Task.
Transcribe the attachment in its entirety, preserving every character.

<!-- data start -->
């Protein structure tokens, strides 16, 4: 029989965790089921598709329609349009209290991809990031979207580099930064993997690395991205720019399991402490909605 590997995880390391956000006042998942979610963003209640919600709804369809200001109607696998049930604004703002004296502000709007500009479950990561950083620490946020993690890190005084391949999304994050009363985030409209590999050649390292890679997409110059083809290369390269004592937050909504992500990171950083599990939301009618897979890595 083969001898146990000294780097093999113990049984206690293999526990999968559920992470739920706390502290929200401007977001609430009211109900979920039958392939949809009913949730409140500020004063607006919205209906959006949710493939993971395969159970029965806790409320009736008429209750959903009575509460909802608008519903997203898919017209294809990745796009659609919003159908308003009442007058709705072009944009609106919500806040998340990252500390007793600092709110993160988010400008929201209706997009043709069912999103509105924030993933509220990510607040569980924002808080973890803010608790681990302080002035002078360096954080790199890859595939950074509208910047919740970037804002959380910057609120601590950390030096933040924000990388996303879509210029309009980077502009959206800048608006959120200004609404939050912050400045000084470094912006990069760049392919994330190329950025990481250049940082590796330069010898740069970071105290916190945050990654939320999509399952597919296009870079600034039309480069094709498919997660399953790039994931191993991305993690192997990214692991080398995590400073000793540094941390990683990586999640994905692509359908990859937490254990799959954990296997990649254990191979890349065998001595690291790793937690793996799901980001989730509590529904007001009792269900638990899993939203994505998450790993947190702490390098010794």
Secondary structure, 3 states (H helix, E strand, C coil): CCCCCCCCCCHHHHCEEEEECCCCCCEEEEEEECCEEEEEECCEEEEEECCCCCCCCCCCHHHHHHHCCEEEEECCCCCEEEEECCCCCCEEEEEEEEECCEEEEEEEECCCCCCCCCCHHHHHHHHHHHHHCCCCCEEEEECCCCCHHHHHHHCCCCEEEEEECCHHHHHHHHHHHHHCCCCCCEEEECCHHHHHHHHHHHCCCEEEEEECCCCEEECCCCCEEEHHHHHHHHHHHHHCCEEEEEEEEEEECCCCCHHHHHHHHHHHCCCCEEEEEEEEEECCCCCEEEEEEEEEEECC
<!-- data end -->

């Protein structure tokens, strides 16, 4: 029989965790089921598709329609349009209290991809990031979207580099930064993997690395991205720019399991402490909605 590997995880390391956000006042998942979610963003209640919600709804369809200001109607696998049930604004703002004296502000709007500009479950990561950083620490946020993690890190005084391949999304994050009363985030409209590999050649390292890679997409110059083809290369390269004592937050909504992500990171950083599990939301009618897979890595 083969001898146990000294780097093999113990049984206690293999526990999968559920992470739920706390502290929200401007977001609430009211109900979920039958392939949809009913949730409140500020004063607006919205209906959006949710493939993971395969159970029965806790409320009736008429209750959903009575509460909802608008519903997203898919017209294809990745796009659609919003159908308003009442007058709705072009944009609106919500806040998340990252500390007793600092709110993160988010400008929201209706997009043709069912999103509105924030993933509220990510607040569980924002808080973890803010608790681990302080002035002078360096954080790199890859595939950074509208910047919740970037804002959380910057609120601590950390030096933040924000990388996303879509210029309009980077502009959206800048608006959120200004609404939050912050400045000084470094912006990069760049392919994330190329950025990481250049940082590796330069010898740069970071105290916190945050990654939320999509399952597919296009870079600034039309480069094709498919997660399953790039994931191993991305993690192997990214692991080398995590400073000793540094941390990683990586999640994905692509359908990859937490254990799959954990296997990649254990191979890349065998001595690291790793937690793996799901980001989730509590529904007001009792269900638990899993939203994505998450790993947190702490390098010794």
Secondary structure, 3 states (H helix, E strand, C coil): CCCCCCCCCCHHHHCEEEEECCCCCCEEEEEEECCEEEEEECCEEEEEECCCCCCCCCCCHHHHHHHCCEEEEECCCCCEEEEECCCCCCEEEEEEEEECCEEEEEEEECCCCCCCCCCHHHHHHHHHHHHHCCCCCEEEEECCCCCHHHHHHHCCCCEEEEEECCHHHHHHHHHHHHHCCCCCCEEEECCHHHHHHHHHHHCCCEEEEEECCCCEEECCCCCEEEHHHHHHHHHHHHHCCEEEEEEEEEEECCCCCHHHHHHHHHHHCCCCEEEEEEEEEECCCCCEEEEEEEEEEECC